However, I believe if he doesn’t run, and Hillary Clinton does, that she will win.

This could actually get pretty interesting…

Ben Carson vs. Hillary Clinton 2016

Clorox Apologizes For Their Offensive “New Dads” Article

June 28, 2013 at 11:57 pm , by 

2 years, 7 months.

Dear Jack,

Have I ever had to apologize for a misunderstood satirical comment I’ve made in social media? Yes.

To publish a 400 word blog post 25 times a month puts me in a potentially vulnerable and dangerous situation. So I am trying to be compassionate with the people responsible for the current Clorox fiasco/social media nightmare.

After all, some people are having the worst week ever (!) right now and I would hate to come across as a bully.

So in order to explain what happened, I’ll start with the beginning… no, actually it would make more sense to start with the most recent part of the story. Here’s what Clorox posted on Facebook today:

“As you may have seen we recently removed a website article, ‘New Dads’, that was a part of a series of humor pieces on modern parenting. It was never our intention to diminish the important role of dads. The dad who wrote the piece for us actually was trying to poke fun at the caricature of ‘the hapless dad.’ To some of you it didn’t come across that way and we apologize. We’ve been talking with many of you throughout the day and appreciate the feedback.”

You may be wondering what the removed article said. Well, even though it was “removed,” I still found it, right here.

I do want to point out some of the article’s most offensive/bizarre lines. The most infamous and most quoted one is found in the introduction:

“Like dogs or other house pets, new Dads are filled with good intentions but lacking the judgment and fine motor skills to execute well.”

The article soon warns that new dads may put clothing on their child backwards and that “hip-hop fashions should wait a couple of years.”

Then there’s the weird line about exposing infants to reality TV shows, referring to the colorful moving yell-box.”

And comparing an infant’s eating habits to “a spastic Harlem Shake dancer.”

Mmm… and then the reference to The Hangover movie… I guess:

Casino: Some new dads have been inspired by raunchy comedies to bring babies to inappropriate places like casinos, pool halls, and poetry readings. None of these places are healthy for baby. If Dad needs persuading, just tell him that babies are terrible tippers and can never make bank shots.”

Uh… what?!

(I’m going to pretend I didn’t just see the phrase “poetry readings.”)

This Clorox story is viral right now because so many people see this thing as offensive. Sure, I totally see where they’re coming from. In fact, my friend at 8BitDad, Zach Rosenberg, points at why this “humor piece” is not sitting well with a lot of parents:

“The problem is that these toxic images and jokes at the expense of dads do a couple of things: they continue the ignorant thinking that only mothers can care for babies. These images attempt to widen the divide between moms and dads – where dad is forced to be one of the kids and mom is burdened with all of the housework. These images discourage fathers from being the best that they can be – hey, if Clorox thinks dads shouldn’t touch the baby, maybe we should skip the grueling newborn phase, dump the baby on mom and go hang out with our buddies? Where does that leave us?”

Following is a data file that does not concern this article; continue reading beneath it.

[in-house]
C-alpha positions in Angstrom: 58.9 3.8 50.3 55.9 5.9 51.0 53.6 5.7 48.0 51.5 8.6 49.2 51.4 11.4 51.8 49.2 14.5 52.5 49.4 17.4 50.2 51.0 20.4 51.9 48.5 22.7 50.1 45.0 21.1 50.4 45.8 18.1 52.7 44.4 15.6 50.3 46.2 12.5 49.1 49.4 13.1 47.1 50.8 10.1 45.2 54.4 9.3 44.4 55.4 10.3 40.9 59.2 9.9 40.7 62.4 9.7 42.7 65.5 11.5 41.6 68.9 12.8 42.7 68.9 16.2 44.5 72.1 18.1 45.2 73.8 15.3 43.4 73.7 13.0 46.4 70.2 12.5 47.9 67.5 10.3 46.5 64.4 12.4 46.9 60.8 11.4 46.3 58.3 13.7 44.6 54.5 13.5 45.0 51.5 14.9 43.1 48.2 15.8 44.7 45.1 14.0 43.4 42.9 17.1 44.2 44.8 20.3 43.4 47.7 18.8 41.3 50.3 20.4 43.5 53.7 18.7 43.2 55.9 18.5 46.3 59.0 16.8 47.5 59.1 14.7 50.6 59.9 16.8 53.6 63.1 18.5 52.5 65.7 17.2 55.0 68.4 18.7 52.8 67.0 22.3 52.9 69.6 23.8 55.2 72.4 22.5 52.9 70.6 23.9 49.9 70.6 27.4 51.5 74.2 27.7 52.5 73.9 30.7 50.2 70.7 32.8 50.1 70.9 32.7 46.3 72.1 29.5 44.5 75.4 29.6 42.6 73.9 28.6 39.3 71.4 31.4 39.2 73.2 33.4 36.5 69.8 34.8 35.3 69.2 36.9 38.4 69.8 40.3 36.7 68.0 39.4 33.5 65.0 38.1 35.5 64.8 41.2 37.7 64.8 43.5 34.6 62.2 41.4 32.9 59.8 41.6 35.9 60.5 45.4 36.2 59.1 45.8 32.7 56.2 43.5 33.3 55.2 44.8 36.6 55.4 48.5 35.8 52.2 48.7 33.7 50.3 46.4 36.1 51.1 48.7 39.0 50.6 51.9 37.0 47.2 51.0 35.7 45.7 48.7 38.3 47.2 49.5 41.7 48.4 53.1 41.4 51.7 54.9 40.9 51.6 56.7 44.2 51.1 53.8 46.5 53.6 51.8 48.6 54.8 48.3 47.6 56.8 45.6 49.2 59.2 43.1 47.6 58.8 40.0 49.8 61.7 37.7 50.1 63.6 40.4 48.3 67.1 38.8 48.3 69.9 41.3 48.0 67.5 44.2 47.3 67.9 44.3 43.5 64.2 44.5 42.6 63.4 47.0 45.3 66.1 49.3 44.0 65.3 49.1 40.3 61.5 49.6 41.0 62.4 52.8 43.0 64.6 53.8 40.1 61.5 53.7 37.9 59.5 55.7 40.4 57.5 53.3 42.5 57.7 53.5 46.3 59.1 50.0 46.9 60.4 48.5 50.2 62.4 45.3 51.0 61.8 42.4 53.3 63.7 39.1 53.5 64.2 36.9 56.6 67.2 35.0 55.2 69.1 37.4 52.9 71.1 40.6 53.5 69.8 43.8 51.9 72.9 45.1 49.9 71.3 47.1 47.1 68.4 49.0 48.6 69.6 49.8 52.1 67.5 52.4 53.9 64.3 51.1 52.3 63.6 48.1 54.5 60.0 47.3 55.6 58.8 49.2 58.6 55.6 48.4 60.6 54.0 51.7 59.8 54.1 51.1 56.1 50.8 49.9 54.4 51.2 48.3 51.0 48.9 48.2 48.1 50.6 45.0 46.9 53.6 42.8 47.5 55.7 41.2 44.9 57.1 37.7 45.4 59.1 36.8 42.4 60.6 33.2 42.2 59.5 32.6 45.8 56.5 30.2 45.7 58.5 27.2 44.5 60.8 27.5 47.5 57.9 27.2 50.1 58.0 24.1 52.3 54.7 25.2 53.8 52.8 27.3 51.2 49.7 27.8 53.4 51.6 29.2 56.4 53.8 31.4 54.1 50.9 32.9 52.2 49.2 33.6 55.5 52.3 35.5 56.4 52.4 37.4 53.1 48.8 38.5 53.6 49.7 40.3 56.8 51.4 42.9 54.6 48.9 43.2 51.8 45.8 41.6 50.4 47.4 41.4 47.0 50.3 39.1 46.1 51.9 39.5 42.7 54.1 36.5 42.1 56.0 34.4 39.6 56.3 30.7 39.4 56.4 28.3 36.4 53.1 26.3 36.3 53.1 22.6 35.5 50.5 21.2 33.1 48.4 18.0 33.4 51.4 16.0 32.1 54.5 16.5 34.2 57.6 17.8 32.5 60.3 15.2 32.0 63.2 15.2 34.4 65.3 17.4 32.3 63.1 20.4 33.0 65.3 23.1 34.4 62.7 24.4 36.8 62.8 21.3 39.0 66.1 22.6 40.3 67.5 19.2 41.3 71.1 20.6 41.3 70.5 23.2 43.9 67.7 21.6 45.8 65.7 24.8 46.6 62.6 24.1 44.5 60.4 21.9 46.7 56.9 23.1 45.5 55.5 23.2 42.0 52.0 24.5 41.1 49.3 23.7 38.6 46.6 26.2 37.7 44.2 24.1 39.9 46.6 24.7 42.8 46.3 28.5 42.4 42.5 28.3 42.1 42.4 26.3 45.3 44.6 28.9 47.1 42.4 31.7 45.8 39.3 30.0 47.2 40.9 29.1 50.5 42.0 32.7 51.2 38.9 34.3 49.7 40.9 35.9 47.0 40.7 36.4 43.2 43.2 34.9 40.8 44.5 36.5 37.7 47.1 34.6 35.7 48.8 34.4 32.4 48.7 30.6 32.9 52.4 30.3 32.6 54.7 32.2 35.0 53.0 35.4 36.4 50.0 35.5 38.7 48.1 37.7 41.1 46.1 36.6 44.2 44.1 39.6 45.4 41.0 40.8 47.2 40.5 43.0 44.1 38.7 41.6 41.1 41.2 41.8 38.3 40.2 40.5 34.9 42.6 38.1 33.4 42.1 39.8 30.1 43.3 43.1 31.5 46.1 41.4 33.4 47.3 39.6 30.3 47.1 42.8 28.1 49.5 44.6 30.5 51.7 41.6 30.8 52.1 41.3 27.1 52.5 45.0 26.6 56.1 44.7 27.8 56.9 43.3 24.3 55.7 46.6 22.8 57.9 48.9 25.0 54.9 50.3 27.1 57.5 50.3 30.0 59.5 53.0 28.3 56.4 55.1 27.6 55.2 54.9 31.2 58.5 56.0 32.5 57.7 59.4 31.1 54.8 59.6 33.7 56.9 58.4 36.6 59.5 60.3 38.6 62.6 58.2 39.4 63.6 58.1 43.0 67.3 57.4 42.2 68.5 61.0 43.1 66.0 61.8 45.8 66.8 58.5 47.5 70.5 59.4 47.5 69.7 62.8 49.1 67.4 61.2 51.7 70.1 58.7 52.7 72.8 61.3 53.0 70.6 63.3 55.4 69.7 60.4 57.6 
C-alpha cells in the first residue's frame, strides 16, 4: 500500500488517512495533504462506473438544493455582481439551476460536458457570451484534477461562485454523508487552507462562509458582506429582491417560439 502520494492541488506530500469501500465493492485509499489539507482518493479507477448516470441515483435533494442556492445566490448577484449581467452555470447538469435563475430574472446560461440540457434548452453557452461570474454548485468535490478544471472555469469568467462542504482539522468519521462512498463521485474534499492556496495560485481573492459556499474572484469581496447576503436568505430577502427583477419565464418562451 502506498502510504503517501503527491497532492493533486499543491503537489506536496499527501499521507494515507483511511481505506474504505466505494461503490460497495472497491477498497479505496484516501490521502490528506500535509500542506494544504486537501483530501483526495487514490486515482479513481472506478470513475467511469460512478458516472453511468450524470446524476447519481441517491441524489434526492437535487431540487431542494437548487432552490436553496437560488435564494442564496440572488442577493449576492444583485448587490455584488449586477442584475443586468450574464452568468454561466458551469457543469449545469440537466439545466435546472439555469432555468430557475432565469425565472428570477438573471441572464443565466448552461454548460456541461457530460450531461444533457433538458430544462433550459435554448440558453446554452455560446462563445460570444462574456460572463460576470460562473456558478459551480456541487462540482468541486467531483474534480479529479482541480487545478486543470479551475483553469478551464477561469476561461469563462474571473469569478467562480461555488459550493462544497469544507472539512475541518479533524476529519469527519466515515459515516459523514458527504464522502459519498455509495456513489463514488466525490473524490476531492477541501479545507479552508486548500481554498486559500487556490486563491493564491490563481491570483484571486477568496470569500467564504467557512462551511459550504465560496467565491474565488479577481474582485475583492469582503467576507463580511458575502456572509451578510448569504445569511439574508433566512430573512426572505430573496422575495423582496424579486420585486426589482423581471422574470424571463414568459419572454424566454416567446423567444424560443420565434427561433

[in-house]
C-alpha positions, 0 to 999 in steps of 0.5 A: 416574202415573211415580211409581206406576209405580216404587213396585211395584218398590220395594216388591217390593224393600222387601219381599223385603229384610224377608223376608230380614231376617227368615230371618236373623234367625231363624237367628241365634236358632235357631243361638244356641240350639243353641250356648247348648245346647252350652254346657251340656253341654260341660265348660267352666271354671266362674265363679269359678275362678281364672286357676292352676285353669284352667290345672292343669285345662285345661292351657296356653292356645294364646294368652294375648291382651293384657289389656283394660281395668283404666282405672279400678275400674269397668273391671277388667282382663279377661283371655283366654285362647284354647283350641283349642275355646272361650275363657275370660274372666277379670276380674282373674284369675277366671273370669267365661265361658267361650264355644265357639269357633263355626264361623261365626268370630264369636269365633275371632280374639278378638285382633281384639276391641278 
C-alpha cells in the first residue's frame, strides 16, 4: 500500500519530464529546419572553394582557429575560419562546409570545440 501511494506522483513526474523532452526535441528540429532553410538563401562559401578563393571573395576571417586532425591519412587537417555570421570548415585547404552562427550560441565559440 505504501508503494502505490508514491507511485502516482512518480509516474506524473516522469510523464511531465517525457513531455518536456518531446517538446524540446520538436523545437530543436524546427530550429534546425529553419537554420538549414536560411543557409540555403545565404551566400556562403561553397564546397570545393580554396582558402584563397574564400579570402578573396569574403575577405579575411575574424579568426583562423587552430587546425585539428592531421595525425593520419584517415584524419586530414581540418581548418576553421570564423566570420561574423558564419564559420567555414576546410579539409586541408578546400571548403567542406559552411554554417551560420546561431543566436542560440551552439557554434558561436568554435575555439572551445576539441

I totally agree!

At the same time, I personally struggle with finding the Clorox article to be offensive; mainly because I’m so distracted at the very bizarre attempt at humor.

Clorox is evidently currently protecting the identify of the freelance writer who wrote it, but I can’t help but get the feeling that the dad doesn’t have much experience blogging in regards to parenting.

I assume it’s common knowledge in the parenting blogging community that it’s beyond taboo to insult either moms or dads, as a group. Sure, you can make fun of yourself, as an individual parent, but not an entire gender; even in satire.

The tone of the Clorox ad is so literally unbelievable and unnatural that I actually wondered if it was an Internet troll that hacked the Clorox website somehow.

In their Facebook apology, Clorox proclaims, “To some of you it didn’t come across that way and we apologize.”

Well, uh… it’s just that usually there’s some kind of hint that something is satire, if it truly is intended to be. However, nothing about the article hints at being satirical… or more importantly, even funny.

I’ve spent the past 24 hours reading related articles (and comments on those articles) and I’ve yet to find one person who thought the article was actually humorous.

Is it offensive? Yes, to many.

Is it funny? No… in fact, it’s so awkward, I’m going to back away now while smiling and nodding my head…

 

Love,

Daddy